Roger Ebert Home

City of Industry

Ebert Thumbs Up

("Turtle Diary," "A Month by the Lake"), "City of Industry" is a performance in search of a movie. Harvey Keitel comes to play, delivering a fully-formed and convincing portrait of a professional criminal who wants revenge--and the loot that’s been stolen from him. He stalks through a movie that is otherwise so confused even day and night seem interchangeable. In a key daylight scene, he is wounded and nearly blown up, and yet it’s night when he crawls into a drainage pipe and out of sight of nearby police and firemen. How much time has passed? How did he get there? No one saw him? You don’t ask questions like that. The movie has been directed by a seasoned pro, John Irvin ("Turtle Diary," "A Month by the Lake"), but it has awkward shots that a film student wouldn’t OK. When motel keys are going to be important, there’s a big closeup of keys falling out of Keitel’s pocket. When Keitel enters a motel room, the camera keeps panning past the door, until it ends in a closeup of a propane tank. Think it will explode? And when a woman points out “Uncle Luke,” a Chinese gangster, to Keitel, they’re parked in a car on the street--but we get an interior tracking shot, an impossible point of view.

Why get bogged down in detail? Because the details in this movie bog it down. There are too many characters, sketchily introduced; they often they get a setup but not a payoff. When the bad guy (Stephen Dorff) wants to confront other dangerous bad guys, for example, he hires a black gang to back him up. The black gang leader is very interested in what’s going down; he obviously wants to rip off some of the players. But there’s no follow-through. After a time the movie seems to be going through crime-movie exercises. Scenes look competent, but don’t flow smoothly into the story.

As the film opens, three guys are planning a Palm Springs diamond robbery (the Russian Mafia drops off hot jewels every April). The thieves are played by Wade Dominguez, Dorff, and Timothy Hutton--who calls in his older brother, played by Keitel. The heist planning process is interesting, although we’ve seen such scenes many times before. The robbery is a success. And then there is a betrayal that comes with sudden brutality, and is very effective. Keitel is left to even the score.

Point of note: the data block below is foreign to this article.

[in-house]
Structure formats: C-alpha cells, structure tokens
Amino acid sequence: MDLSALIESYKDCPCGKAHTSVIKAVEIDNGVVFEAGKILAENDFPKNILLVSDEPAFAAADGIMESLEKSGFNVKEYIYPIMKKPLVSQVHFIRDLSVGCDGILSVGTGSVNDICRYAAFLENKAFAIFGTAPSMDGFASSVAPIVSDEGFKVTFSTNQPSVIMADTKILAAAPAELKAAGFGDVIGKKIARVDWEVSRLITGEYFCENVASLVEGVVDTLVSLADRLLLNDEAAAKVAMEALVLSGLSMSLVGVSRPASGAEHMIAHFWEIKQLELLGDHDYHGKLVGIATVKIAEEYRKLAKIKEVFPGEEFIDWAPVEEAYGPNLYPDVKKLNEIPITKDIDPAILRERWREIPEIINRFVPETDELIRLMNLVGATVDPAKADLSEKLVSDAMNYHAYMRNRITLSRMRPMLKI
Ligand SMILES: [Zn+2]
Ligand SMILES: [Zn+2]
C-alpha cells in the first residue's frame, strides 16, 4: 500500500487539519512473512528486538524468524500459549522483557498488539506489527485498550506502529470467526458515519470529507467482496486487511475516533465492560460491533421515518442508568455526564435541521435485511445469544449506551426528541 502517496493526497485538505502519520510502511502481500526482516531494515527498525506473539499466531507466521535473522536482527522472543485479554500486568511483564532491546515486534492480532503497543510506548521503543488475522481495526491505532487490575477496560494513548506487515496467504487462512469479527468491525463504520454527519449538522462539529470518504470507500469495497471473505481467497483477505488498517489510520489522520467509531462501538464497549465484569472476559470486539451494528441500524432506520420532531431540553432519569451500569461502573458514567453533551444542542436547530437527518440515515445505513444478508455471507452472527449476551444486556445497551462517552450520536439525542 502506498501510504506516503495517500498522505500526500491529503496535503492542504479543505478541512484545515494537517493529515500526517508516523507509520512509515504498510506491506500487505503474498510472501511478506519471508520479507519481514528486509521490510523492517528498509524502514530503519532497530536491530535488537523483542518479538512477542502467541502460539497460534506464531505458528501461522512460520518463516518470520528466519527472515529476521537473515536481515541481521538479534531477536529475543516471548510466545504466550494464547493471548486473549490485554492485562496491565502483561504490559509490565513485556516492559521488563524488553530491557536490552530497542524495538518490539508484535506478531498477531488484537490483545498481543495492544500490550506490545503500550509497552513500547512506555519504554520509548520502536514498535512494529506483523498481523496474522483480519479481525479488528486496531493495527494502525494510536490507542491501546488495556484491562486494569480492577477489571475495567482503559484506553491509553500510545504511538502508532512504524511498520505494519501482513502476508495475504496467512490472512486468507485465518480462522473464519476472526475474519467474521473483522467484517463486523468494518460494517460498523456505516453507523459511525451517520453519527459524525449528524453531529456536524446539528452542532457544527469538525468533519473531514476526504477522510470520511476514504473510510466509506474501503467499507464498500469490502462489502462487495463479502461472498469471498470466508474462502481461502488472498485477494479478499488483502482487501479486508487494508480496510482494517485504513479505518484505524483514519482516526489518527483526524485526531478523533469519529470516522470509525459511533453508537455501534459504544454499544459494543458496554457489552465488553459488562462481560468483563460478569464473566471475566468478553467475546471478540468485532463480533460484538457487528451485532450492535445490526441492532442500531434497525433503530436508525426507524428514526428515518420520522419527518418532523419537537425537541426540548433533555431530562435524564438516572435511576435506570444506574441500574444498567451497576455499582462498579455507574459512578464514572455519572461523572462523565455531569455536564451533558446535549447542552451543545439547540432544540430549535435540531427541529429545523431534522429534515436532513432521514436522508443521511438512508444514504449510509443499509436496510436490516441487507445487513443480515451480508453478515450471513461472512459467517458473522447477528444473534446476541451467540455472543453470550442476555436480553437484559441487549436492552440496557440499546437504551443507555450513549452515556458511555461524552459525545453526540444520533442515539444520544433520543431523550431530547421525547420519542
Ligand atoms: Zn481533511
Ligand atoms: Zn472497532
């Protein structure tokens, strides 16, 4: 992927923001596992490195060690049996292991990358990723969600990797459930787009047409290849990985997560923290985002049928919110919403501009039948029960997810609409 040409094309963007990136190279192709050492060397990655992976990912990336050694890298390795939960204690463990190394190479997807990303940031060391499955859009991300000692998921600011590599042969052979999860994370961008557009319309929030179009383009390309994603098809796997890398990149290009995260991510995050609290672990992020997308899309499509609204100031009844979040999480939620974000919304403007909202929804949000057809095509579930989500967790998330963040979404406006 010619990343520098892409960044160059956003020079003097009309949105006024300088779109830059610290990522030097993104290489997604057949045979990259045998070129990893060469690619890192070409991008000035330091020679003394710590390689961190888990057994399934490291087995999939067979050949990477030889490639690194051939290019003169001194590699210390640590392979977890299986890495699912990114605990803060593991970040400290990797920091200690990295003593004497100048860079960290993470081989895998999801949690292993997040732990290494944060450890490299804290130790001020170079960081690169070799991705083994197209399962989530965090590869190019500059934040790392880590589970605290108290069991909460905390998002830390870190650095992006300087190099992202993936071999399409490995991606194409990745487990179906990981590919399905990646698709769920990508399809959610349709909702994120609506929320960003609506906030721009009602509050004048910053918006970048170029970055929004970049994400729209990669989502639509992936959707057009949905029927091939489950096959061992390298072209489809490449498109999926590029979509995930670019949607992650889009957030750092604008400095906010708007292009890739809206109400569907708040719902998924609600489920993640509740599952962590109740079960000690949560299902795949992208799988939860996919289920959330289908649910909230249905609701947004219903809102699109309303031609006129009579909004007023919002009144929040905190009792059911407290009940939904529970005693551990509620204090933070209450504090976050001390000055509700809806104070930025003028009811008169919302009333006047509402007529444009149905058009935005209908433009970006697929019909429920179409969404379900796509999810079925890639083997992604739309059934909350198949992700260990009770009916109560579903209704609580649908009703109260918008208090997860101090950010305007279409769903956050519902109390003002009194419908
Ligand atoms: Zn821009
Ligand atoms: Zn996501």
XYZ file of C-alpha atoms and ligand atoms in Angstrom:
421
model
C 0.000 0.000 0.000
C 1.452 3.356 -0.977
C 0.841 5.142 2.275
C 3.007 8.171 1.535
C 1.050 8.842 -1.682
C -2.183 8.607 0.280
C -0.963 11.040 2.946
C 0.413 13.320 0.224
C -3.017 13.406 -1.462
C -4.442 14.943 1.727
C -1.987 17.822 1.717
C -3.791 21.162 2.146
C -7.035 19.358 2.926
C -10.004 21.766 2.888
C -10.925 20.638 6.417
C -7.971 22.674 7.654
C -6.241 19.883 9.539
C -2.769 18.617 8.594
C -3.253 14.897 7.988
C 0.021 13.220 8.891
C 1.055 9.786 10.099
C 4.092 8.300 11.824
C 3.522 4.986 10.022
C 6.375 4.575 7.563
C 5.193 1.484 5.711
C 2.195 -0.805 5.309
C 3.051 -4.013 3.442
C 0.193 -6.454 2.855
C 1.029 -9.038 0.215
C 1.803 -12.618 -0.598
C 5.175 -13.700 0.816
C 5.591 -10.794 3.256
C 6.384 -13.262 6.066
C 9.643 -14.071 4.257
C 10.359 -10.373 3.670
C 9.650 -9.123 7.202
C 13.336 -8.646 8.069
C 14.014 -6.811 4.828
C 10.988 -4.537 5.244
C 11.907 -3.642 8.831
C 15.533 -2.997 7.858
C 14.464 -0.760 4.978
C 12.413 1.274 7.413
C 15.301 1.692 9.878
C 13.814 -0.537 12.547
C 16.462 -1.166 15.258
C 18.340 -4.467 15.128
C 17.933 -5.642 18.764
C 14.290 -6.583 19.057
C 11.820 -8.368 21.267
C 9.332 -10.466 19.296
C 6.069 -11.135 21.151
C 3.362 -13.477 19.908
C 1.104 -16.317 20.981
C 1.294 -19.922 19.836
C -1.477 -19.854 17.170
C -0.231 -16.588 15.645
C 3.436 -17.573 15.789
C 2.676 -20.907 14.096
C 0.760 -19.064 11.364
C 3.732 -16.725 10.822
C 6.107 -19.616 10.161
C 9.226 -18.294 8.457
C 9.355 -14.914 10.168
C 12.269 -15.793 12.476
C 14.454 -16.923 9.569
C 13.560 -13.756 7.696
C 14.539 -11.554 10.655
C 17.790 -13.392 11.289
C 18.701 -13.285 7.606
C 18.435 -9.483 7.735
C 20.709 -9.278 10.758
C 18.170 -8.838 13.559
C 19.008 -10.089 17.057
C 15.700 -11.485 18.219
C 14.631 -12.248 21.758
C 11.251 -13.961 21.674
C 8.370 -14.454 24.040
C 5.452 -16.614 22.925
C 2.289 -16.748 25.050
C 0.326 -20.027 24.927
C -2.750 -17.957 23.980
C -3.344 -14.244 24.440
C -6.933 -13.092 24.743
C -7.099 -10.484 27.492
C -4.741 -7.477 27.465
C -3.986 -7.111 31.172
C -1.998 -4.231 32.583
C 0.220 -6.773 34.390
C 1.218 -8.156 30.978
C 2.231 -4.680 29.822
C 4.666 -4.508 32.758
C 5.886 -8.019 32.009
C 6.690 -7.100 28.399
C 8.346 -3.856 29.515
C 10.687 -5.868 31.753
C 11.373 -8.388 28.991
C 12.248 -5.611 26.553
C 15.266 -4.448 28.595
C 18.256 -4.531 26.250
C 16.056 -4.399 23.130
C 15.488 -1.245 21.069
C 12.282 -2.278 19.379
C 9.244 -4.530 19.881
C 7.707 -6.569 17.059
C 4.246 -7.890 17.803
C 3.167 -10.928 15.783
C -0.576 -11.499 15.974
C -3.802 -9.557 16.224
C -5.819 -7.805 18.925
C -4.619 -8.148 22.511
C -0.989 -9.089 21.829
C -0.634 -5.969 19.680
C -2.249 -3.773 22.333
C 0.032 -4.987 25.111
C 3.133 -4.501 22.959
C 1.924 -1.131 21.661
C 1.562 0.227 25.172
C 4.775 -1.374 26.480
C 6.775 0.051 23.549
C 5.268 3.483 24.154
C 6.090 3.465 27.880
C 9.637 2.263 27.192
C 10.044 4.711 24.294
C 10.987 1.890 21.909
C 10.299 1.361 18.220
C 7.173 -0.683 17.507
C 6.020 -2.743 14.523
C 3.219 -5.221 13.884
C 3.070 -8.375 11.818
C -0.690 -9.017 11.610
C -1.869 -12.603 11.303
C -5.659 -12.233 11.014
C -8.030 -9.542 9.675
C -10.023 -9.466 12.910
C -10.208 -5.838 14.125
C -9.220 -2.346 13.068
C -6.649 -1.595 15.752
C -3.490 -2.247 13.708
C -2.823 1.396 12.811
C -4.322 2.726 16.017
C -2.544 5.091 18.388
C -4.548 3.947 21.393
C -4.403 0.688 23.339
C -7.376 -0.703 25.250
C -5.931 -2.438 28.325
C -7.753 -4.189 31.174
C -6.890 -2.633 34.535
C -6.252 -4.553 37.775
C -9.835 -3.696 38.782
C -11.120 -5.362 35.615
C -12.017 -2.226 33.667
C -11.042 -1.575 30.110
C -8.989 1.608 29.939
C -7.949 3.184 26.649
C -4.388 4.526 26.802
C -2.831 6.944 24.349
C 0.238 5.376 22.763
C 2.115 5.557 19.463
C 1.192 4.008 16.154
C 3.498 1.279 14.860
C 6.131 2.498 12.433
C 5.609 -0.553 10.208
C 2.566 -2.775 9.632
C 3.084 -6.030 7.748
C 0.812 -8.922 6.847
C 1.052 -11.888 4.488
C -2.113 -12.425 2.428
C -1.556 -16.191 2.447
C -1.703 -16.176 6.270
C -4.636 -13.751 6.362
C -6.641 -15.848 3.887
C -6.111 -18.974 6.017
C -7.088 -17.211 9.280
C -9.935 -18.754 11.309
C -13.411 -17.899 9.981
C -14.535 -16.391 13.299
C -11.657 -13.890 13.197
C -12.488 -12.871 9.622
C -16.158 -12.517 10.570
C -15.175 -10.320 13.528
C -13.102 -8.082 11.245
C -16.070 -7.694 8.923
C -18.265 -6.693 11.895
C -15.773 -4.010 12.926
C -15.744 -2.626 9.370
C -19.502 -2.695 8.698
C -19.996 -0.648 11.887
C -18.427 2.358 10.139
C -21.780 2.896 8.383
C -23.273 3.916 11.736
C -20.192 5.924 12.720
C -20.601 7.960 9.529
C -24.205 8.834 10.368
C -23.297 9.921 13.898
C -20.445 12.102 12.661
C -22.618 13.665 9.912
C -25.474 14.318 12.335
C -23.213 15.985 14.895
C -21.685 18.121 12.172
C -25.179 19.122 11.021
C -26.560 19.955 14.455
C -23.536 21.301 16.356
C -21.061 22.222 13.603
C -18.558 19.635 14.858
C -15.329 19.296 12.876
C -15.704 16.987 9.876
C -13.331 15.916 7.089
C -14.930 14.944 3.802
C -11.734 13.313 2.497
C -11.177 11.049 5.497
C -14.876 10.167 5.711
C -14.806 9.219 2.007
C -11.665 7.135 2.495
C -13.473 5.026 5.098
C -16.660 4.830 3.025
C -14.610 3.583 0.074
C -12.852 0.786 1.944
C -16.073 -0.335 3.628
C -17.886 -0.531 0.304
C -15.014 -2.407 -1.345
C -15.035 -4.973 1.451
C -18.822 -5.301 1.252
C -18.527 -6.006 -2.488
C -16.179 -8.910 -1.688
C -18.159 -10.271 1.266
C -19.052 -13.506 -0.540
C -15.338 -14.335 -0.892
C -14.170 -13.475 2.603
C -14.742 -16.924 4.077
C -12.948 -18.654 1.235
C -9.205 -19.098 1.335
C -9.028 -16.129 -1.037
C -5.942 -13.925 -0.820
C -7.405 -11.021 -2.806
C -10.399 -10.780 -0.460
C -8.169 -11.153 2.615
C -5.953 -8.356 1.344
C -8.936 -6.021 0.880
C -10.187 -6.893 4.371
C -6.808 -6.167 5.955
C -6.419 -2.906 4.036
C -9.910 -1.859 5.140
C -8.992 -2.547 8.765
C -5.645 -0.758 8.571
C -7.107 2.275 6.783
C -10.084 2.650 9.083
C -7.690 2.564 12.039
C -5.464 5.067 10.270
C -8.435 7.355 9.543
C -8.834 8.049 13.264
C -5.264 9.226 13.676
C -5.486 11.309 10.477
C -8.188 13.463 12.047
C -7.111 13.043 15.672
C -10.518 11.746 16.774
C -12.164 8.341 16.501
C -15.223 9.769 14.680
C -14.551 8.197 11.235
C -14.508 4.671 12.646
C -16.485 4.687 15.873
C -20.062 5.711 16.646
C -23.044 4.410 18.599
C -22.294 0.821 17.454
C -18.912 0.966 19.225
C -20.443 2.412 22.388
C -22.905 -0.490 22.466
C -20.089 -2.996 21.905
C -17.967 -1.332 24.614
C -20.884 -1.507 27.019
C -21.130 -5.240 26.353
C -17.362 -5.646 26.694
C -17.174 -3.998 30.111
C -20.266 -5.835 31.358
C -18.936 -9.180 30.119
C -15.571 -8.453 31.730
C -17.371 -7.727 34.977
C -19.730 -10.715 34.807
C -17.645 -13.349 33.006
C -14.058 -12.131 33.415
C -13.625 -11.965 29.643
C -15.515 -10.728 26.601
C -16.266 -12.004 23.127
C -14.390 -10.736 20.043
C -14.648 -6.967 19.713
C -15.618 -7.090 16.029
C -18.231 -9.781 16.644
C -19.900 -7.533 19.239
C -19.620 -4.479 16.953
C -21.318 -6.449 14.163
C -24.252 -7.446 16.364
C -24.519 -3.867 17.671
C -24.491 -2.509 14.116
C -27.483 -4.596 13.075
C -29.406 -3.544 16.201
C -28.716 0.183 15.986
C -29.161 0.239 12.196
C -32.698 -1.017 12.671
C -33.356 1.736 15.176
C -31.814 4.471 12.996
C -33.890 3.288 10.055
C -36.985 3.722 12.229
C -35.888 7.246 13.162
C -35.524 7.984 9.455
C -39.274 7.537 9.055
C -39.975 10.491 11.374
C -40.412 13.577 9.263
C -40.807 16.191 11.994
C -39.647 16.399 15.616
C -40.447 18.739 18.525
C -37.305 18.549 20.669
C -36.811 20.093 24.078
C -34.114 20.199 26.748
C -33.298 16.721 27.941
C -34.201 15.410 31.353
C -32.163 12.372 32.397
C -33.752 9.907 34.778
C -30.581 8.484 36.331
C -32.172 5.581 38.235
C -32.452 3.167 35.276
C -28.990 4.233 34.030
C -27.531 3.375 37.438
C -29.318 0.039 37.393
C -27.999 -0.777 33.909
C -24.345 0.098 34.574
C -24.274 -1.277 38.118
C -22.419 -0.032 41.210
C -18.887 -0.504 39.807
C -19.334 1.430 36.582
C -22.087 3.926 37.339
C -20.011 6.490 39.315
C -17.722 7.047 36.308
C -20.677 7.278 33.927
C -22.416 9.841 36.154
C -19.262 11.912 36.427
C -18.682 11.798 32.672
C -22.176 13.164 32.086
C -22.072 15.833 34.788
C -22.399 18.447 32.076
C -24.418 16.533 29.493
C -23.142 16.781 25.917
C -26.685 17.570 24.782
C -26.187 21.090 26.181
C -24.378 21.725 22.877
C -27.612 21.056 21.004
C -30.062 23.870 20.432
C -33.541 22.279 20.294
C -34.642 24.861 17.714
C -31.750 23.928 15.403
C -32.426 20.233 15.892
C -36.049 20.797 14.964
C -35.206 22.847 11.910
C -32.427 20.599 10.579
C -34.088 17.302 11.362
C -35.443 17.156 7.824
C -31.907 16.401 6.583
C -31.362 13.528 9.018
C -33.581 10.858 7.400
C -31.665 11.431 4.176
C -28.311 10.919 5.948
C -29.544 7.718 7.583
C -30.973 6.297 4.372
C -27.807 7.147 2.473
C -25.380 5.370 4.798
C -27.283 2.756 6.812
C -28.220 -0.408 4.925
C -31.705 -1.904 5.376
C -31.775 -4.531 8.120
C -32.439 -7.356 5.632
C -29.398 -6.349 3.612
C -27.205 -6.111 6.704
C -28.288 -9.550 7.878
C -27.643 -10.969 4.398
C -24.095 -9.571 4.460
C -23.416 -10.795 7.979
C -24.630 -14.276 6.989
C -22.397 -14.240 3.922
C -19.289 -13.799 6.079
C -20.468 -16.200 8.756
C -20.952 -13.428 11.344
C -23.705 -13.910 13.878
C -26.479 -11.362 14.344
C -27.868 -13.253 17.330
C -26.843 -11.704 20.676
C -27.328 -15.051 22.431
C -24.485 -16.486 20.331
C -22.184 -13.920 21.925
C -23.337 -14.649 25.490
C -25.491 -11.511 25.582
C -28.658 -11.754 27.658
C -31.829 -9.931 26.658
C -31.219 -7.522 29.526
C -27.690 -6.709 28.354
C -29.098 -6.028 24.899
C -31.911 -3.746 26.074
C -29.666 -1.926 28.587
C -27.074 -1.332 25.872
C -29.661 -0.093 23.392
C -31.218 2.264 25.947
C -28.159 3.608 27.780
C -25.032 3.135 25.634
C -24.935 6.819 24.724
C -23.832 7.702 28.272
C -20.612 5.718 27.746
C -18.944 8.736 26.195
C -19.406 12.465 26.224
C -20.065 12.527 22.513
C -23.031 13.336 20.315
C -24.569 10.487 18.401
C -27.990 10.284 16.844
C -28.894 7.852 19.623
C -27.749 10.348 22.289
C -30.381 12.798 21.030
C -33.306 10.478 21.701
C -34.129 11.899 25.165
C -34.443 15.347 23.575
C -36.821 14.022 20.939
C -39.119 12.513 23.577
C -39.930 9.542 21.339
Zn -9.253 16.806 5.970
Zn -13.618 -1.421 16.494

I like him as an actor, and I like him in this movie: taciturn, dogged, tough. He has some brief tender moments with the wife (Famke Janssen) of one of the robbers, but they don’t add up to much, because there’s so much other ground to cover. I never quite understood the relationships and roles of the Chinese and black gangsters in the film, and other characters--such as Dorff’s lawyer--have scenes that are padding. (I liked it, though, when he offers Keitel a phone number and Keitel simply takes the laptop computer it’s in.) Los Angeles has been photographed so often for so long that it requires a gifted location scout. The scout on “City of Industry” does too good a job: Every single scene seems set in a new, exotic, colorful and unlikely locale, until you wonder how much gas these guys burn, racing from junkyards to strip clubs to motels that look like sets for "The Grapes of Wrath". The screenplay, by Ken Solarz, has some nice touches. I like Keitel’s line, “I’m my own police.” And a scene after violence is committed and all the neighbors turn out to have guns. And the laptop business. But the movie plays more like an exercise in noir atmosphere and violence than like a story; the pieces are sometimes nice, but they don’t fit.

Roger Ebert

Roger Ebert was the film critic of the Chicago Sun-Times from 1967 until his death in 2013. In 1975, he won the Pulitzer Prize for distinguished criticism.

Now playing

Under the Bridge

Film Credits

City of Industry movie poster

City of Industry (1997)

Rated R For Strong Language, Violence and Some Sexuality

97 minutes


Harvey Keitel as Roy Egan

Stephen Dorff as Skip Kovich

Timothy Hutton as Lee Egan

Famke Janssen as Rachel Montana

Directed by

Written by

Latest blog posts


comments powered by Disqus